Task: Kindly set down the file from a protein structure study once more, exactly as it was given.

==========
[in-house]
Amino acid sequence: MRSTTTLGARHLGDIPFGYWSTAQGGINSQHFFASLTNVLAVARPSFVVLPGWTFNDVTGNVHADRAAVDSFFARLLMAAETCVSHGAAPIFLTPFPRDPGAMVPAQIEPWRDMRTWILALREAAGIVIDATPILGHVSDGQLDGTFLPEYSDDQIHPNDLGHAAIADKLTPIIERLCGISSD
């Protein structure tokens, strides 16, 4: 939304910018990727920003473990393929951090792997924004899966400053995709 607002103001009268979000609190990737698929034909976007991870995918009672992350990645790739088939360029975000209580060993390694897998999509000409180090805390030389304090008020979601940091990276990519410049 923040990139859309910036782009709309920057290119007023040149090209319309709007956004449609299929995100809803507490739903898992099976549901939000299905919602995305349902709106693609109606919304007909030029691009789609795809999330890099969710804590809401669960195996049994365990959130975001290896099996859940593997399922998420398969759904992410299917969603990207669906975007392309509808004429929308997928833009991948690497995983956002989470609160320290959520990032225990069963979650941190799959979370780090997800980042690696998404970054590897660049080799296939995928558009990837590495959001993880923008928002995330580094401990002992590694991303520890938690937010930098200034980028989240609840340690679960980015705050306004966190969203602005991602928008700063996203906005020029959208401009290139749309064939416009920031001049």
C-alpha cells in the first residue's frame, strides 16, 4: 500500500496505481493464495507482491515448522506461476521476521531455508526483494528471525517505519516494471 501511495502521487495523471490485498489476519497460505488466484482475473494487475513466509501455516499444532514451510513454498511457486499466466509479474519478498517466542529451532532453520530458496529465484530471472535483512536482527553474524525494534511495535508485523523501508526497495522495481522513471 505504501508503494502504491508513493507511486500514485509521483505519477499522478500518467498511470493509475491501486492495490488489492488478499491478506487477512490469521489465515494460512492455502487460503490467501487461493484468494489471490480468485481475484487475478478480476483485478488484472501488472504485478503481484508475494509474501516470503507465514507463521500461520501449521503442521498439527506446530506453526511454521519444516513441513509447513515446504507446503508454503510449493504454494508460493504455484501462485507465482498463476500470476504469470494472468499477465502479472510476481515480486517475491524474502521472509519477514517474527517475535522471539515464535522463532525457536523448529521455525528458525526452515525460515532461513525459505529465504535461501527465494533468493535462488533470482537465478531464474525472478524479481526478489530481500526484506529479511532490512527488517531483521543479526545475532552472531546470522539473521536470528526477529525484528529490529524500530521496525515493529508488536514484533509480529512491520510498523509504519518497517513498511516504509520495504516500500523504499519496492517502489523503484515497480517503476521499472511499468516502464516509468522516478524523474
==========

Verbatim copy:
[in-house]
Amino acid sequence: MRSTTTLGARHLGDIPFGYWSTAQGGINSQHFFASLTNVLAVARPSFVVLPGWTFNDVTGNVHADRAAVDSFFARLLMAAETCVSHGAAPIFLTPFPRDPGAMVPAQIEPWRDMRTWILALREAAGIVIDATPILGHVSDGQLDGTFLPEYSDDQIHPNDLGHAAIADKLTPIIERLCGISSD
């Protein structure tokens, strides 16, 4: 939304910018990727920003473990393929951090792997924004899966400053995709 607002103001009268979000609190990737698929034909976007991870995918009672992350990645790739088939360029975000209580060993390694897998999509000409180090805390030389304090008020979601940091990276990519410049 923040990139859309910036782009709309920057290119007023040149090209319309709007956004449609299929995100809803507490739903898992099976549901939000299905919602995305349902709106693609109606919304007909030029691009789609795809999330890099969710804590809401669960195996049994365990959130975001290896099996859940593997399922998420398969759904992410299917969603990207669906975007392309509808004429929308997928833009991948690497995983956002989470609160320290959520990032225990069963979650941190799959979370780090997800980042690696998404970054590897660049080799296939995928558009990837590495959001993880923008928002995330580094401990002992590694991303520890938690937010930098200034980028989240609840340690679960980015705050306004966190969203602005991602928008700063996203906005020029959208401009290139749309064939416009920031001049």
C-alpha cells in the first residue's frame, strides 16, 4: 500500500496505481493464495507482491515448522506461476521476521531455508526483494528471525517505519516494471 501511495502521487495523471490485498489476519497460505488466484482475473494487475513466509501455516499444532514451510513454498511457486499466466509479474519478498517466542529451532532453520530458496529465484530471472535483512536482527553474524525494534511495535508485523523501508526497495522495481522513471 505504501508503494502504491508513493507511486500514485509521483505519477499522478500518467498511470493509475491501486492495490488489492488478499491478506487477512490469521489465515494460512492455502487460503490467501487461493484468494489471490480468485481475484487475478478480476483485478488484472501488472504485478503481484508475494509474501516470503507465514507463521500461520501449521503442521498439527506446530506453526511454521519444516513441513509447513515446504507446503508454503510449493504454494508460493504455484501462485507465482498463476500470476504469470494472468499477465502479472510476481515480486517475491524474502521472509519477514517474527517475535522471539515464535522463532525457536523448529521455525528458525526452515525460515532461513525459505529465504535461501527465494533468493535462488533470482537465478531464474525472478524479481526478489530481500526484506529479511532490512527488517531483521543479526545475532552472531546470522539473521536470528526477529525484528529490529524500530521496525515493529508488536514484533509480529512491520510498523509504519518497517513498511516504509520495504516500500523504499519496492517502489523503484515497480517503476521499472511499468516502464516509468522516478524523474